What reception will the Czech public give the Spanish players this weekend in Prague? Probably a very warm welcome, and certainly nothing to compare with the "anti-sports monument" witnessed there 40 years ago when...

What reception will the Czech public give the Spanish players this weekend in Prague? Probably a very warm welcome, and certainly nothing to compare with the "anti-sports monument" witnessed there 40 years ago when the Davis Cup by BNP Paribas stopped in Bucharest. On the 13th, 14th and 15th of October 1972, the Romanians provided a nightmare weekend to the Americans.

  An army of Romanian spectators drunk with excitement, line judges not daring to even announce the faults, an American team still in shock from the massacre at the Munich Olympics that just taken place a few days earlier... Never before had the Davis Cup by BNP Paribas, this old lady of 112 years, ever experienced such a crazy final. October 1972, and in a super-charged Bucharest, playing host to a major sporting event for the first time, Ilie Nastase and Ion Tiriac, the brilliant-but-politically-incorrect heroes of a whole country, came very close to breaking the superiority of the United States, unbeaten since 1967. The latter, led by Stan Smith, the defending Wimbledon champion, and Tom Gorman, semi-finalist at the U.S. Open a month earlier, snatched a 3-2 victory. But here the result doesn't matter much; the important thing is how it happened. In a country that barely counted 5000 registered players at the time, "it was 1000 miles away from the gentleman’s tennis which was the rule everywhere" wrote the press, who described it as "an anti-sports monument" during which "the Cup Davis reminded everybody of the darkest hours of the European Cup football or rugby." no less!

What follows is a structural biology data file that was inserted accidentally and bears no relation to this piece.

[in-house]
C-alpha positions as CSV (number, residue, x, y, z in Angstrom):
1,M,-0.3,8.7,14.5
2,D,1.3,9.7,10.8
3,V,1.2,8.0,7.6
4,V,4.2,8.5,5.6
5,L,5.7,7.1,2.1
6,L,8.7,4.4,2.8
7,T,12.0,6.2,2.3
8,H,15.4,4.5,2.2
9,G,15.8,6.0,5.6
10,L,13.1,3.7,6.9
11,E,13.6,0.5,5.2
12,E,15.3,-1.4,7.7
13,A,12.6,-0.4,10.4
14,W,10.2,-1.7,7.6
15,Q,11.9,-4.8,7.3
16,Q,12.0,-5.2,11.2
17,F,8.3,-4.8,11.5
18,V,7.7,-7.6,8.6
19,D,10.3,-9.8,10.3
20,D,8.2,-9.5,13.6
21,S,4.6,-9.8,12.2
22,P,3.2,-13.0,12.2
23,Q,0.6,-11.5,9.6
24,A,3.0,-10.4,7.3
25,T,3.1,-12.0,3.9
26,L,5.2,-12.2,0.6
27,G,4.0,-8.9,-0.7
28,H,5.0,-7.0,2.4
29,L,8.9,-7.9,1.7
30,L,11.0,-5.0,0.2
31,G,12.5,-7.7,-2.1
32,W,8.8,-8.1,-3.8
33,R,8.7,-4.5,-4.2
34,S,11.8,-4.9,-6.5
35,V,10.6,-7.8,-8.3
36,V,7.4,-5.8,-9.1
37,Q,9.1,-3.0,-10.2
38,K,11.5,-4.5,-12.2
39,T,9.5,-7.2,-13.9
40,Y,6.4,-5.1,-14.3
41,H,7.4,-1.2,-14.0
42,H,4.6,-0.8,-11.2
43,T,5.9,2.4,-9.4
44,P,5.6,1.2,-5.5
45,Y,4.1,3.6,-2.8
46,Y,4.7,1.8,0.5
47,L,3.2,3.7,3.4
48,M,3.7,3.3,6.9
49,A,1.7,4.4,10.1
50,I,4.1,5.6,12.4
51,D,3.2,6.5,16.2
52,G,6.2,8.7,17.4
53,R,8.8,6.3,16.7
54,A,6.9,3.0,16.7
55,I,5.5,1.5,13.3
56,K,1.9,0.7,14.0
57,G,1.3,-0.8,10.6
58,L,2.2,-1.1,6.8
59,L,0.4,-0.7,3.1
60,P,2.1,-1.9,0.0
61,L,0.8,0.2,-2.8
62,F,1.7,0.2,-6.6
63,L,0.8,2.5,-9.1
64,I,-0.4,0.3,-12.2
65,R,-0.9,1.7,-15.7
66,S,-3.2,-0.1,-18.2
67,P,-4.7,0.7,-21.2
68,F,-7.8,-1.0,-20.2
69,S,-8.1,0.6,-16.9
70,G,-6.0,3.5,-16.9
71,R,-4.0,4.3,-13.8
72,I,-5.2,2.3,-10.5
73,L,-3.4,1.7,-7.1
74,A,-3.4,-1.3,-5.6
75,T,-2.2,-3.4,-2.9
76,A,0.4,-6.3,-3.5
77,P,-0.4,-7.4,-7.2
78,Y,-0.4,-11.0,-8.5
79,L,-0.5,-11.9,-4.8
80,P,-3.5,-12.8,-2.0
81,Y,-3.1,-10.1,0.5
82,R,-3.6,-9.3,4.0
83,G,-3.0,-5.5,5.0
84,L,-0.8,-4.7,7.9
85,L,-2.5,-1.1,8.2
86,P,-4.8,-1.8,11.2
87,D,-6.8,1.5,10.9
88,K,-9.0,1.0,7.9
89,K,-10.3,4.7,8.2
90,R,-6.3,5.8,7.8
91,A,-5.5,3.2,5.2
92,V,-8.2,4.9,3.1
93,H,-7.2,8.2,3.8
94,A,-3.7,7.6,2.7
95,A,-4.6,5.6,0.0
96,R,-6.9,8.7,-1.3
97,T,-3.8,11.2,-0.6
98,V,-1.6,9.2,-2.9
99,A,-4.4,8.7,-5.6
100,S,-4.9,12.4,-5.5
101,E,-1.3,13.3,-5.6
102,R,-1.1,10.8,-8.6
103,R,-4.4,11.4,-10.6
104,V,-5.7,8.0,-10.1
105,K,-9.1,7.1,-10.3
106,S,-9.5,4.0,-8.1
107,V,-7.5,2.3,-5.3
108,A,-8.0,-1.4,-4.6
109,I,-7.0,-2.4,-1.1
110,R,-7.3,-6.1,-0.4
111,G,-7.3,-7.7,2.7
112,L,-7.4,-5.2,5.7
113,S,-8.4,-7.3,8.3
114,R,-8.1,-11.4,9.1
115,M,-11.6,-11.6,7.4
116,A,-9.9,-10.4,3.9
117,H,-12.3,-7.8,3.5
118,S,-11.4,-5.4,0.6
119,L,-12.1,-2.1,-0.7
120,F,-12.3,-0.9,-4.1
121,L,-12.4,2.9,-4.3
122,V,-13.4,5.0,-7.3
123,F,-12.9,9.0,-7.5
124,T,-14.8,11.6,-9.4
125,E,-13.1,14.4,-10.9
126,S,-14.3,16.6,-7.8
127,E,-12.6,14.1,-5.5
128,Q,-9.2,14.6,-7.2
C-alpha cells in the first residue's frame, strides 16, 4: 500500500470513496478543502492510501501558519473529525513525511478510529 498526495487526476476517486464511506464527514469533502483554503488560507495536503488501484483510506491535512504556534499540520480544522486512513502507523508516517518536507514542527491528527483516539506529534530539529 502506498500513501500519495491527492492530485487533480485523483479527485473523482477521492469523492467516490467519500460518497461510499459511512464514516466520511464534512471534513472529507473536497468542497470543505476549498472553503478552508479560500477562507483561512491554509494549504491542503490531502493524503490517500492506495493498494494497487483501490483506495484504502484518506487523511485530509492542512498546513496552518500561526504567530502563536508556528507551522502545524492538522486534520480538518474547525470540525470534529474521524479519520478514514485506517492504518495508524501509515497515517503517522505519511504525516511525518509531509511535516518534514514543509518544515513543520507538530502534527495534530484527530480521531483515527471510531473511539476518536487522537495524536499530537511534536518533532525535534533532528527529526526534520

He moaned on the seat of a linesman

Broadcast at the time on television the meeting was impossible to commentate on. Behind the microphone for French television, Christian Quidet was struggling to find the words to describe the atmosphere in Bucharest. "The referee doesn't know where or how to intervene. Ralston, the American captain no longer dares to complain about a few blatant refereeing mistakes for fear of exacerbating the situation. The Americans, who have never played a game in these conditions, are absolutely exhausted with heat and noise" he wrote later in his “Fabulous History of Tennis”. If all the matches were played out in an indescribable smoky haze, somewhere between the Glastonbury festival and a strange countryside atmosphere, THE most uproarious match of those three days was undoubtedly the one which saw the victory, on the first day, of the good old Ion Tiriac (and his improbable forehand) on the spirited Tom Gorman (and his effective serve-volley game). An even better actor than player, Tiriac, master-thief on the courts and who has become today one of the richest businessmen in the world, was in the referee’s face on every point. More talkative than Woody Allen in Annie Hall, the Romanian engaged in endless discussions as soon as a ball was close to the line to break his opponent’s rhythm. At the end of the fourth set, he sulked for six minutes (!) sat on the seat of a linesman, categorically refusing to resume playing.  

"I lost the esteem I had for you"

Returning home, Stan Smith, the impeccable leader of the American team - and the man behind the famous shoes - gave a lesson to two naughty brats: "I lost the esteem I had for you. I still respect you as a player, but not as a man." Tom Gorman wondered: "At home, I have always thought that the audience wasn't supporting us enough. Now I wonder if I still want them to." Eye-for-an-eye, tooth-for-a-tooth… The following year, during a "return" match, the American public gave a glacial “welcome” to Nastase in Alamo. They even had to interrupt the game to beg the public to be courteous. The story of the dog that got bitten.   By Julien Pichené